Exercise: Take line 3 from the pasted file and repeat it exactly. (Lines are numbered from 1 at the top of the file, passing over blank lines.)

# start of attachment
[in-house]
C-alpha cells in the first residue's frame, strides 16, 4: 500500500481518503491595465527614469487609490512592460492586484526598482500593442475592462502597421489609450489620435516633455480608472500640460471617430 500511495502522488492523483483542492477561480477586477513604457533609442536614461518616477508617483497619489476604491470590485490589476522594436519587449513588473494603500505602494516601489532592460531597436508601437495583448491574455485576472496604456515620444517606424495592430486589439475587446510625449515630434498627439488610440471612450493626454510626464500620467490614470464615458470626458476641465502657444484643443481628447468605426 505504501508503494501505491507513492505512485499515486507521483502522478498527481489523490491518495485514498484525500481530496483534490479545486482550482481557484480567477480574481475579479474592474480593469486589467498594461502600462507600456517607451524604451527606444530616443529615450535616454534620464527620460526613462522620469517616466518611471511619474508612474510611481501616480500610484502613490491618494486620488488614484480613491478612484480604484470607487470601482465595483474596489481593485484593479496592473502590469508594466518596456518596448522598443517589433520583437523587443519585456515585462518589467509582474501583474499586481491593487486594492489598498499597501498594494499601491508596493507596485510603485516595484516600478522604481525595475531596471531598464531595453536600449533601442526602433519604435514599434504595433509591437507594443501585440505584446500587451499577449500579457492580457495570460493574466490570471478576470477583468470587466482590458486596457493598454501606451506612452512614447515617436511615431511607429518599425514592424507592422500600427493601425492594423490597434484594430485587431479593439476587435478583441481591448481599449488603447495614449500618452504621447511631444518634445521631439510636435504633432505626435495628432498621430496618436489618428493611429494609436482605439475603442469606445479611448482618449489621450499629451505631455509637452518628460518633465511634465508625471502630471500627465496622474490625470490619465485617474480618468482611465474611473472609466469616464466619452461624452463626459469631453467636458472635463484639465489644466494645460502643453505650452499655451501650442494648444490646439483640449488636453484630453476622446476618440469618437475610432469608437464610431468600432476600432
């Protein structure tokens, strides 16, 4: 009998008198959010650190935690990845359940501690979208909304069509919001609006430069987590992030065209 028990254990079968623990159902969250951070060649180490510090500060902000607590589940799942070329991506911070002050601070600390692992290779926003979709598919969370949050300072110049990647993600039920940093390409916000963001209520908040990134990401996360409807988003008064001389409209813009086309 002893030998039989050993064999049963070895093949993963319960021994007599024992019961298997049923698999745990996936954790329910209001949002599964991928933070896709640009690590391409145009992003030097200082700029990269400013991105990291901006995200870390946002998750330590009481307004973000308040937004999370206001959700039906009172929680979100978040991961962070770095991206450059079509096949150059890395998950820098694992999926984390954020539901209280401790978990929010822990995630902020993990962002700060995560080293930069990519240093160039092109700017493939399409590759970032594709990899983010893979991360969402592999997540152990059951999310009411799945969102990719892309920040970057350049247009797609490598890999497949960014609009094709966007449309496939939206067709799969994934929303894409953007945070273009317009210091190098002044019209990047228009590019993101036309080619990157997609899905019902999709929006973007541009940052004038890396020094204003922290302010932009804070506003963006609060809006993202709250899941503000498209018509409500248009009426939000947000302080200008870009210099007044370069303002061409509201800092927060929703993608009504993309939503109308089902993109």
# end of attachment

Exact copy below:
């Protein structure tokens, strides 16, 4: 009998008198959010650190935690990845359940501690979208909304069509919001609006430069987590992030065209 028990254990079968623990159902969250951070060649180490510090500060902000607590589940799942070329991506911070002050601070600390692992290779926003979709598919969370949050300072110049990647993600039920940093390409916000963001209520908040990134990401996360409807988003008064001389409209813009086309 002893030998039989050993064999049963070895093949993963319960021994007599024992019961298997049923698999745990996936954790329910209001949002599964991928933070896709640009690590391409145009992003030097200082700029990269400013991105990291901006995200870390946002998750330590009481307004973000308040937004999370206001959700039906009172929680979100978040991961962070770095991206450059079509096949150059890395998950820098694992999926984390954020539901209280401790978990929010822990995630902020993990962002700060995560080293930069990519240093160039092109700017493939399409590759970032594709990899983010893979991360969402592999997540152990059951999310009411799945969102990719892309920040970057350049247009797609490598890999497949960014609009094709966007449309496939939206067709799969994934929303894409953007945070273009317009210091190098002044019209990047228009590019993101036309080619990157997609899905019902999709929006973007541009940052004038890396020094204003922290302010932009804070506003963006609060809006993202709250899941503000498209018509409500248009009426939000947000302080200008870009210099007044370069303002061409509201800092927060929703993608009504993309939503109308089902993109």